It wasn’t until 1911 that a female form of the vine, once again sent by Wilson, was received by the nurseries in Britain. However, by that point, horticulturalists in Europe were no longer interested in the fruit and the plant remained only an ornamental curiosity. A similar event unfolded in the United States when they received their first kiwifruit seeds, also sourced through Wilson, in 1900. The United States would see their first female kiwifruit plants in 1913 when they purchased cuttings from Britain’s successfully fruiting female plant.

While British and American plant collectors were unsuccessful in their attempts to introduce the kiwifruit, fate seemed to have favored a New Zealand sheep farmer with an interest in novel plants. In 1878, the Church of Scotland opened a mission in Yiachang, China. Years later in 1897, three young female missionaries arrived from New Zealand including Katie Fraser. One of Katie’s sisters, Isabel, was a teacher and principal at Wanganui Girls’ College and decided to join her sister in China in 1903. When Isabel returned to New Zealand in 1904, she brought with her some kiwifruit seeds which she gave to Wanganui nurseryman Thomas Allison who in turn passed them on to his sheep farmer and plant enthusiast brother, Alexander Allison. By 1910, the seeds planted by Alexander had produced New Zealand’s first fruit-bearing kiwifruit plant. But how did Isabel get the kiwifruit seeds in the first place? It seems once again that Wilson was the source. Wilson had visited the Church of Scotland mission in 1900 and introduced the people there to the fruit he named the Ichang gooseberry. Katie Fraser would’ve seen this fruit and likely shared it with her sister. Once more, we can credit Wilson with the introduction of kiwifruit to yet another nation.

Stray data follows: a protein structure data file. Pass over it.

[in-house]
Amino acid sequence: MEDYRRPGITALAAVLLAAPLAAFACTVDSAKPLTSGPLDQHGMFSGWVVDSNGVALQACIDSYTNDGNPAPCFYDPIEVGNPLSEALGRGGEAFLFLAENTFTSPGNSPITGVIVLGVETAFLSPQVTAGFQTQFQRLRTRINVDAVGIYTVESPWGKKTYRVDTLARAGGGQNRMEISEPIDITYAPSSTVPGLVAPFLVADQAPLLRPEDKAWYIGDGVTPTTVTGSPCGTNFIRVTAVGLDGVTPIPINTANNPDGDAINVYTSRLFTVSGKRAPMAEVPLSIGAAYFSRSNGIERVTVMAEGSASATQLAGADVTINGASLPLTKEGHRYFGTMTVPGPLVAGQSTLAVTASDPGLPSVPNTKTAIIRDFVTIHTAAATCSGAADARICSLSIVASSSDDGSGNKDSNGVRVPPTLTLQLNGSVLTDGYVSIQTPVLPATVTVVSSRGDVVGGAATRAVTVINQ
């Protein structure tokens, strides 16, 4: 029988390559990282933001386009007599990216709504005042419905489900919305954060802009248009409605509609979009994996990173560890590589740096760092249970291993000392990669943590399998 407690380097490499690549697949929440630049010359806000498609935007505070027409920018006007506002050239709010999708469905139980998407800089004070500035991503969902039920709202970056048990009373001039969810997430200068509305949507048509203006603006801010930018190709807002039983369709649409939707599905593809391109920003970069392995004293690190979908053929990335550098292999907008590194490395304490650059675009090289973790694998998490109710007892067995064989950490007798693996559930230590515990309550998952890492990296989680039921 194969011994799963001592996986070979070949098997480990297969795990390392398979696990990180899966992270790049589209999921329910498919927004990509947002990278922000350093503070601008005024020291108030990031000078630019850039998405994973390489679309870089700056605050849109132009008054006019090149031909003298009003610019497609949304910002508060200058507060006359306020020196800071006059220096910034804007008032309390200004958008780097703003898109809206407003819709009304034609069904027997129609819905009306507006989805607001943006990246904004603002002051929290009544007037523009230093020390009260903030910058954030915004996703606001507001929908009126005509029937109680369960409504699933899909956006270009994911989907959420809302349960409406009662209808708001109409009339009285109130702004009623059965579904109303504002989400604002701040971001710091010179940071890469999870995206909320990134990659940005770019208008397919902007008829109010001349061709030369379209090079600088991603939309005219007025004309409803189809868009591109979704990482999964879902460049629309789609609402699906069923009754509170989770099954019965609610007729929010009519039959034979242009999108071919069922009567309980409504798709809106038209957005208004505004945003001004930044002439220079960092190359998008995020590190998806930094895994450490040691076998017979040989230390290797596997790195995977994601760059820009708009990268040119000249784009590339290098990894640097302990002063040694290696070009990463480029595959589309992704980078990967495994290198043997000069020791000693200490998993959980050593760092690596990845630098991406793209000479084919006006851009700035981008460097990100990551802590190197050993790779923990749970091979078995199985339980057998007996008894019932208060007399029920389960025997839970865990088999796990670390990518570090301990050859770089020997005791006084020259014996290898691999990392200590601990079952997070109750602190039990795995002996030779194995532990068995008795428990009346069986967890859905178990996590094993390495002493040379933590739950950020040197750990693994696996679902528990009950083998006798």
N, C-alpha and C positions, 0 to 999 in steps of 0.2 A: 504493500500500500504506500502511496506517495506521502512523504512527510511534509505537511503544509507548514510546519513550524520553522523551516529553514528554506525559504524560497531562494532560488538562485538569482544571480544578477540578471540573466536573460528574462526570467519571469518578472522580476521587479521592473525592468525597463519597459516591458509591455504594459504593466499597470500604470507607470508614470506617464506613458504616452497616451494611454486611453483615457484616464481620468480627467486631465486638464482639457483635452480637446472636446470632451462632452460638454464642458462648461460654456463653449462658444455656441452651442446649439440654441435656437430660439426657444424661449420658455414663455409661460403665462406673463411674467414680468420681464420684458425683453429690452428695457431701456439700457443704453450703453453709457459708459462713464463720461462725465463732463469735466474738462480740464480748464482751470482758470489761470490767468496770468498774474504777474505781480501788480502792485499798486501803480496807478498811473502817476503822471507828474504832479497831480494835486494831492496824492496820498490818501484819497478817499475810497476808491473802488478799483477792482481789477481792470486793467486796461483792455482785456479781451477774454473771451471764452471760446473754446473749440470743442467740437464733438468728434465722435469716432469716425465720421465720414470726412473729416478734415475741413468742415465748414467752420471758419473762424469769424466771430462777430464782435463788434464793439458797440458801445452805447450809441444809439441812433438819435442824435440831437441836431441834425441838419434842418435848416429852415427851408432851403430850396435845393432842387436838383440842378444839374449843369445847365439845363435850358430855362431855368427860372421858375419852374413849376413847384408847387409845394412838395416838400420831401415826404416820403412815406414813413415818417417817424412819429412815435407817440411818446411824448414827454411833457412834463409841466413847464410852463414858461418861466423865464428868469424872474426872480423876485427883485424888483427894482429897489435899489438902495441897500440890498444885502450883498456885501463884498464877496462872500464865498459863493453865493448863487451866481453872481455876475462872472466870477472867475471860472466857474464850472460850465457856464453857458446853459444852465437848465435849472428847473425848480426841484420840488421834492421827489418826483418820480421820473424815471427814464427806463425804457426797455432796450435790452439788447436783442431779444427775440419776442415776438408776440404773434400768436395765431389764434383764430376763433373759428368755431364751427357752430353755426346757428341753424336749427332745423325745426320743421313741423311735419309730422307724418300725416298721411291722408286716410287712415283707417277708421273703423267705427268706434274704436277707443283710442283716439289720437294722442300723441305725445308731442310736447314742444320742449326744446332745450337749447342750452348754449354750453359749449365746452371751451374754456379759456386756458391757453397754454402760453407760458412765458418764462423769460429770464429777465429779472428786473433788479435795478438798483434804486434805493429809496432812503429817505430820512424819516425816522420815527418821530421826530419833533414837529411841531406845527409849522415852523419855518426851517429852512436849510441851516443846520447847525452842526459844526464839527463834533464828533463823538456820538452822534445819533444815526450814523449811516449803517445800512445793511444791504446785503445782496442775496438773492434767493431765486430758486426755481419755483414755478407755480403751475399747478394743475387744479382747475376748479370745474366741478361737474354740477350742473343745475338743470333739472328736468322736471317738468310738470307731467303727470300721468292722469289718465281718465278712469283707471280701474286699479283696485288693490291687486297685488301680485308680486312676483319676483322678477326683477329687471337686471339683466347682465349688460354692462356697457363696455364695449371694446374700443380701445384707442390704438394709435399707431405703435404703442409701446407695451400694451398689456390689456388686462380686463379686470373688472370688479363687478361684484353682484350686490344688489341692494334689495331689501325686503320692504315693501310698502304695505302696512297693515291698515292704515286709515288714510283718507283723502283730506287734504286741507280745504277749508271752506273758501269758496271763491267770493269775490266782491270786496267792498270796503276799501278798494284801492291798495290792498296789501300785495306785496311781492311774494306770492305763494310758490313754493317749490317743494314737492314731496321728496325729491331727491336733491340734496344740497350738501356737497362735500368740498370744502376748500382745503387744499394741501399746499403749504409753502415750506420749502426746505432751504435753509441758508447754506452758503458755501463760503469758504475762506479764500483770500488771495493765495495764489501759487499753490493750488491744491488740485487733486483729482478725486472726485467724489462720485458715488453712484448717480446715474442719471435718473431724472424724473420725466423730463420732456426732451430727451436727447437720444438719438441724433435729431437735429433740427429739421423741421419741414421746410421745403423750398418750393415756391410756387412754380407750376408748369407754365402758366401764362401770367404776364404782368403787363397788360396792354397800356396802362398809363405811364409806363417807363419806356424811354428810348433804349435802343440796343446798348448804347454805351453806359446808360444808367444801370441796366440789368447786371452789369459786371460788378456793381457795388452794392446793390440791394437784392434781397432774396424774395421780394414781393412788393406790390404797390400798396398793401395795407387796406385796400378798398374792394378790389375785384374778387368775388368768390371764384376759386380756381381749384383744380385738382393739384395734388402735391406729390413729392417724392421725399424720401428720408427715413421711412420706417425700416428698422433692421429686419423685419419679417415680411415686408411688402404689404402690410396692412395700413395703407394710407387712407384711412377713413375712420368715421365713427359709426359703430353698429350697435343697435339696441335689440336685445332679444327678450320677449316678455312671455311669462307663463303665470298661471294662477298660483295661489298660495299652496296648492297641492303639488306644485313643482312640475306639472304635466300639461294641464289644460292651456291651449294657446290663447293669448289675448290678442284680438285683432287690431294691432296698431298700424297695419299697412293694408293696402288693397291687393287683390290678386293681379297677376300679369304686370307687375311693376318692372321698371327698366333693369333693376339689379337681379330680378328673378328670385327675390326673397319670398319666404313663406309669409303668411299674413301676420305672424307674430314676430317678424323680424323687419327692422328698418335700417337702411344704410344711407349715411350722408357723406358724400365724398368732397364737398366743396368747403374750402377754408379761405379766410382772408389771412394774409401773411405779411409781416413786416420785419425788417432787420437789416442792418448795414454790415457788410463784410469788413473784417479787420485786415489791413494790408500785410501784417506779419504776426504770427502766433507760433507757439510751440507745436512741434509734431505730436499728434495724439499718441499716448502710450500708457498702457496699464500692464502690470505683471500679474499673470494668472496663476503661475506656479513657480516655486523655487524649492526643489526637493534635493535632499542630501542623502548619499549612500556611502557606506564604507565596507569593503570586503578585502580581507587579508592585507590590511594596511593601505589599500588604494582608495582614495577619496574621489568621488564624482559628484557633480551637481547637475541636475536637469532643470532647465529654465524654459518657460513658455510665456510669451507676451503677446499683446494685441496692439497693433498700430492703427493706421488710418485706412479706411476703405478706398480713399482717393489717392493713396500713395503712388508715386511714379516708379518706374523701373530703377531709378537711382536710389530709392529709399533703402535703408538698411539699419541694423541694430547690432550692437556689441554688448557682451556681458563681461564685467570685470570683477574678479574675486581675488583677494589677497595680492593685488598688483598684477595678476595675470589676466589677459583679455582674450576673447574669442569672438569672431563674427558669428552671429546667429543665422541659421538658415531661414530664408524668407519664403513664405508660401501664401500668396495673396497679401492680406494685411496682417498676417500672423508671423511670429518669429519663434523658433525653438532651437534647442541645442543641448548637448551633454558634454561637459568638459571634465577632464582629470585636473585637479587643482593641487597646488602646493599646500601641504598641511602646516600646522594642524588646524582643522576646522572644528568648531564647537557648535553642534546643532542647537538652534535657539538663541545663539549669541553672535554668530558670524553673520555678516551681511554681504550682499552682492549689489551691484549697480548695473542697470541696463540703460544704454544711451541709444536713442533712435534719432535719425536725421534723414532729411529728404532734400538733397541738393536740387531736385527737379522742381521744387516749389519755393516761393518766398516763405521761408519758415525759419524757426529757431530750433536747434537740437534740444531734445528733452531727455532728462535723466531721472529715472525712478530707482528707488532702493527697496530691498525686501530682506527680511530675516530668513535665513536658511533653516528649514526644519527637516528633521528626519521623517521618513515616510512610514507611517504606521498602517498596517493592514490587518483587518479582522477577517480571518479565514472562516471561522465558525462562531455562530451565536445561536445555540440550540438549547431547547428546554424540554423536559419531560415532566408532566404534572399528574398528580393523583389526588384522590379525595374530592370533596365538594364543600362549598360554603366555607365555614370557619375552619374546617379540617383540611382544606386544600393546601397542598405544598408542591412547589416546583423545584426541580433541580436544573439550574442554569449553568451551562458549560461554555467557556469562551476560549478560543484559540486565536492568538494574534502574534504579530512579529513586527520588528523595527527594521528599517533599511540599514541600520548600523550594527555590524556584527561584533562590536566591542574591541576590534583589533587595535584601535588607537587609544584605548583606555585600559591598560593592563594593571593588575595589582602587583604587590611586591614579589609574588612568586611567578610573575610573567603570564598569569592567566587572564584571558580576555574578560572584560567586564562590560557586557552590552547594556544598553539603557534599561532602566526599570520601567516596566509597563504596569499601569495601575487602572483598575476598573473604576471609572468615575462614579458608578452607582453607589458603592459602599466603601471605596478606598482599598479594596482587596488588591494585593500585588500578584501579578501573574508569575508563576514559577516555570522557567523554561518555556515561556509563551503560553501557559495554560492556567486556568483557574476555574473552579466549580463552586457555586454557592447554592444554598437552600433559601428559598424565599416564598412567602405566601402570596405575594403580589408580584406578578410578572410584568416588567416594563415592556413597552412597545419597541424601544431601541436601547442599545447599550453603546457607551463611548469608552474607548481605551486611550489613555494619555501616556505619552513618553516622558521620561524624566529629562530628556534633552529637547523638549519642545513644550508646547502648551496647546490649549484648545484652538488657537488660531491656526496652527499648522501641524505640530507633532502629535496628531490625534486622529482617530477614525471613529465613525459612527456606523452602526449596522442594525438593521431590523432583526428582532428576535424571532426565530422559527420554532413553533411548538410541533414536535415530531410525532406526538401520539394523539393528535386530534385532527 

While kiwifruit was being enjoyed by New Zealanders, it wasn’t until World War II that the fruit’s popularity went global. British and American service members stationed in New Zealand encountered the strange fruit and enjoyed it so much that they began telling friends and family back home about it. 

As New Zealand exporters began to send kiwifruit to America in the late 1950s, they met resistance from American importers who complained about the name used for the fruit: Chinese gooseberry. It was the height of the Cold War and so anything associated with a communist nation was a marketing nightmare. In June 1959, New Zealand exporter Turners and Growers suggested the name kiwifruit after the country’s national bird, the Kiwi, which like the fruit had a furry brown appearance. The name was accepted and by the 1970s the new name became recognized across the industry and remains so today.

With a name inspired from a primate to a flightless bird, the kiwifruit has certainly had its share of animal-inspired names throughout its history.  Today, kiwifruit is grown around the world from New Zealand to Chile, Italy and beyond. It is a fruit that continues to attract more consumers who are willing to look past its brown, furry cover to see the bright, vibrant beauty that lies beneath. The story of the kiwifruit is far from over. 

  • John Paap is the Sustainability and Brand Marketing Manager at Jac. Vandenberg, Inc. and co-host of the “History of Fresh Produce” series on The Produce Industry Podcast.